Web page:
Safety

To evaluate the safety of tivantinib, we analyzed the pooled AE data with a severity of ≥ Grade 3. The dose of tivantinib was reported as 360 mg twice daily (BID) in all six trials. According to our analysis, the most common AEs were anemia, nausea, neutropenia, and rash. Tivantinib could increase risk of anemia (RR, 2.15; 95% CI, 1.10–4.18) and neutropenia (RR, 5.31; 95% CI, 1.00–28.25). Although tivantinib had a tendency to increase or decrease the risk of other AEs, there were no significant differences between tivantinib and control arms. (Table 2).

Table 2: Relative risks with 95% confidence intervals for common adverse events (Grade ≥ 3)

Adverse event

No.of Trials

Subjects

RR [95% CI]

P

I2

Pb

Anaemia

5

828/818

2.15 [1.10, 4.18]

0.02

33%

0.2

Anorexia

2

208/206

1.27 [0.35, 4.61]

0.72

0%

0.36

Decreased appetite

3

620/612

0.99 [0.51, 1.92]

0.97

0%

1

Dehydration

2

146/142

1.68 [0.45, 6.29]

0.44

0%

0.45

Diarrhoea

3

704/695

0.87 [0.52, 1.44]

0.59

0%

0.57

Dyspnea

2

604/600

0.91 [0.43,1.92]

0.8

57%

0.13

Fatigue

3

246/242

1.18 [0.46,3.00]

0.73

0%

0.6

Leukopenia

3

224/218

6.52 [0.88,48.50]

0.07

39%

0.19

Lymphopenia

2

208/206

2.45 [0.76,7.82]

0.13

0%

0.48

Nausea

4

704/695

0.73 [0.30,1.73]

0.47

16%

0.31

neutropenia

4

308/301

5.31 [1.00,28.25]

0.05

69%

0.02

Rash

4

790/782

0.75 [0.46,1.20]

0.23

0%

0.47

Vomiting

3

704/695

1.05 [0.44,2.49]

0.92

0%

0.61

Pb: P-value of Q-test for heterogeneity test.

Publication bias analysis

A funnel plot and Egger’s regression asymmetry test were used to access the publication bias of the literature studies. Our results showed no evidence of publications bias (PFS: t = −1.85, P = 0.137; OS: t = 1.39, P = 0.26; Supplementary Figures 1 and 2).

DISCUSSION

In the last few years, tivantinib has been designed to treat tumors by targeting the MET. Although tivantinib has not been used in actual clinical settings, numerous clinical trials are ongoing. Results from some trials indicate that it has produced good clinical outcomes. To our knowledge, this is the first systematic review and meta-analysis that has been done to evaluate the efficacy and safety of tivantinib in solid tumor treatment. In our study, a total of 1824 patients from six trials were included, and the main tumor types in our study were NSCLC (three trials), hepatocellular carcinoma (one trial), colorectal cancer (one trial) and prostate cancer (one trial). Lung cancer was the most common malignant type, often leading to a patient’s death. After ALK and EGFR, MET appears to be a potential oncogenic driver in NSCLC [18]. The most recent studies have indicated that the MET mutation was not only related to NSCLC but also contributed to the occurrence of pulmonary sarcomatoid carcinomas and lung adenocarcinomas [19, 20]. Tivantinib appears to be suitable for hepatocellular carcinoma treatment, and many clinical trials are investigating the use of this drug for treating this type of cancer [21]. So far, sorafenib was the only agent approved by the Food and Drug Administration (FDA) for the treatment of hepatocellular carcinoma, however tivantinib has shown a better effect in advanced hepatocellular carcinoma patients who have failed or are intolerant to sorafenib [22]. The mechanisms of tivantinib against hepatocellular carcinoma may be related to cell cycle G2/M phase arrest and consequent apoptosis [23]. The role of tivantinib appears to not only be limited to solid tumors as it has also been used to treat multiple myeloma [24].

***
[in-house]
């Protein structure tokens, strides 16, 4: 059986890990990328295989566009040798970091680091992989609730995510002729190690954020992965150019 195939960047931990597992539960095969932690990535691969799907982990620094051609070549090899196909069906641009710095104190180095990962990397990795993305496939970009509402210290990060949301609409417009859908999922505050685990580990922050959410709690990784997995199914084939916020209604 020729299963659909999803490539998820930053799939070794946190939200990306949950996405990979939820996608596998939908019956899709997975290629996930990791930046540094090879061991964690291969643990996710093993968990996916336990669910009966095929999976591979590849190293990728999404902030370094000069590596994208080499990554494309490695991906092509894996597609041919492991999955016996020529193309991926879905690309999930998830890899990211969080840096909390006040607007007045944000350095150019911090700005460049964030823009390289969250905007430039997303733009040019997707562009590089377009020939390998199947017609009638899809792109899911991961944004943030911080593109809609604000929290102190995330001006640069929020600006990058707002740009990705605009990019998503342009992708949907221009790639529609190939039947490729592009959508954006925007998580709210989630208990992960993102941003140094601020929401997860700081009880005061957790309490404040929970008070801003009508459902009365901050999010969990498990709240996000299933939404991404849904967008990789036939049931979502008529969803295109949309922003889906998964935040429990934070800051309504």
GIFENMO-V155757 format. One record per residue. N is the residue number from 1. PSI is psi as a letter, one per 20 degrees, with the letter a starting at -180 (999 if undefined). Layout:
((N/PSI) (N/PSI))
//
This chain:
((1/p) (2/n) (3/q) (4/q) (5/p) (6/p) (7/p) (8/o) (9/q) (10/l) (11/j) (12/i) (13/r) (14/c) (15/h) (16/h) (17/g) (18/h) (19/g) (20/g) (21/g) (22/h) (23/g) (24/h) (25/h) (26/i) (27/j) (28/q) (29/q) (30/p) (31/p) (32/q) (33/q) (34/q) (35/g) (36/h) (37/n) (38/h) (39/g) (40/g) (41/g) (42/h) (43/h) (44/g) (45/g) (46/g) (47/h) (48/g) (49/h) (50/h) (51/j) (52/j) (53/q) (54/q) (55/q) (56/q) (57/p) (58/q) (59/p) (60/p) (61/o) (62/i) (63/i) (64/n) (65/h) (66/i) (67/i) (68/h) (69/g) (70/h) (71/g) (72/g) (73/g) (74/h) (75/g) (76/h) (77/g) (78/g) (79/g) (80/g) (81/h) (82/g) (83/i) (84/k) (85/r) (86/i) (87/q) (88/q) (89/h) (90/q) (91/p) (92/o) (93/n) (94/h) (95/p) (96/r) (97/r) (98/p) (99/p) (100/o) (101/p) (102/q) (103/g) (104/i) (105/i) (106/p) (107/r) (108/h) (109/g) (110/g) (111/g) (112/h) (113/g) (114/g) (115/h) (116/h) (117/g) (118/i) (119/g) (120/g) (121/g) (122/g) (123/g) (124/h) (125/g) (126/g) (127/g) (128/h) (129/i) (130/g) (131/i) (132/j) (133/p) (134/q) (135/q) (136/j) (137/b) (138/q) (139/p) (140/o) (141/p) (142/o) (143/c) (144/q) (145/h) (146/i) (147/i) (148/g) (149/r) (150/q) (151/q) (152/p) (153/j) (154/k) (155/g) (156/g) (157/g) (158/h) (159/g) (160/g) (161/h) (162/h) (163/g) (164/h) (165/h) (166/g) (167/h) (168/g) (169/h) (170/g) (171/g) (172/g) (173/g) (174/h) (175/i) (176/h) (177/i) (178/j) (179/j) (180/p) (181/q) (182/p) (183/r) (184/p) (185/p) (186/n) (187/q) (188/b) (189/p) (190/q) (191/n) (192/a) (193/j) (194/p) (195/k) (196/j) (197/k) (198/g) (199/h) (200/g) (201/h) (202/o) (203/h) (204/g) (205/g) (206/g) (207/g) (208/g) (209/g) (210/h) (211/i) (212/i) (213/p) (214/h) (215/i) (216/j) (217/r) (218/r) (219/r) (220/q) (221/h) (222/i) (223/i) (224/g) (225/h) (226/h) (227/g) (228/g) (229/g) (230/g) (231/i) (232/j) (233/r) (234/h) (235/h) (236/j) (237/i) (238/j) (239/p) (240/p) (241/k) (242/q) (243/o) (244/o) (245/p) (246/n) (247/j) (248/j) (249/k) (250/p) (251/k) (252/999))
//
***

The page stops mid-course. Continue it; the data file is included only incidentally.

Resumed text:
According to our results, tivantinib could significantly prolong PFS, but not OS, in the overall cancer patient population. In the lung and white race subgroups, tivantinib also produced a significant improvement in PFS. However, in the high MET expression subgroup, tivantinib produced a significant improvement in OS (HR, 0.68; 95% CI, 0.48–0.95). As reported in one article, when compared with control arms, tivantinib could significant prolong OS in the high MET expression groups (HR, 0.38; 95% CI, 0.18–0.81), however, that in MET low expression groups were (HR, 1.33; 95% CI, 0.58–3.04) [15]. MET was overexpressed in many solid tumors. Tivantinib is a non-adenosine triphosphate-competitive agent that targets MET with high selectivity. It can change the structure of MET, and then block its kinase activity. Recent studies have indicated that the antitumor activity of tivantinib may not be soley due to MET inhibition [25]. However, cancer patients with high levels of MET expression or MET mutations appear to benefit from tivantinib.

Development of drug resistance is a very common problem in chemotherapy. It was also an inevitable problem in the first-line treatment of EGFR-mutated NSCLC when using EGFT-TKI inhibitors (erlotinib, gefitinib) [26]. When detected by immunohistochemistry, MET protein overexpression was found to be as high as 77% in NSCLC samples with non-squamous histology and as high as 57% in NSCLC samples with squamous cell histology [27]. Aberrant MET activation was thought to be one of the reasons for induction of drug resistance in NSCLC models [28]. In the NSCLC subgroup, three articles were included, and in all three of these articles, the treatment arms included tivantinib and erlotinib and control arms included erlotinib and placebo. According to our results, tivantinib in combination with erlotinib could significantly improve PFS. Tivantinib in combination with TKI inhibitors may provide a new strategy for the treatment of EGFR-mutated NSCLC and to some extent, may overcome NSCLC resistance to TKI inhibitors.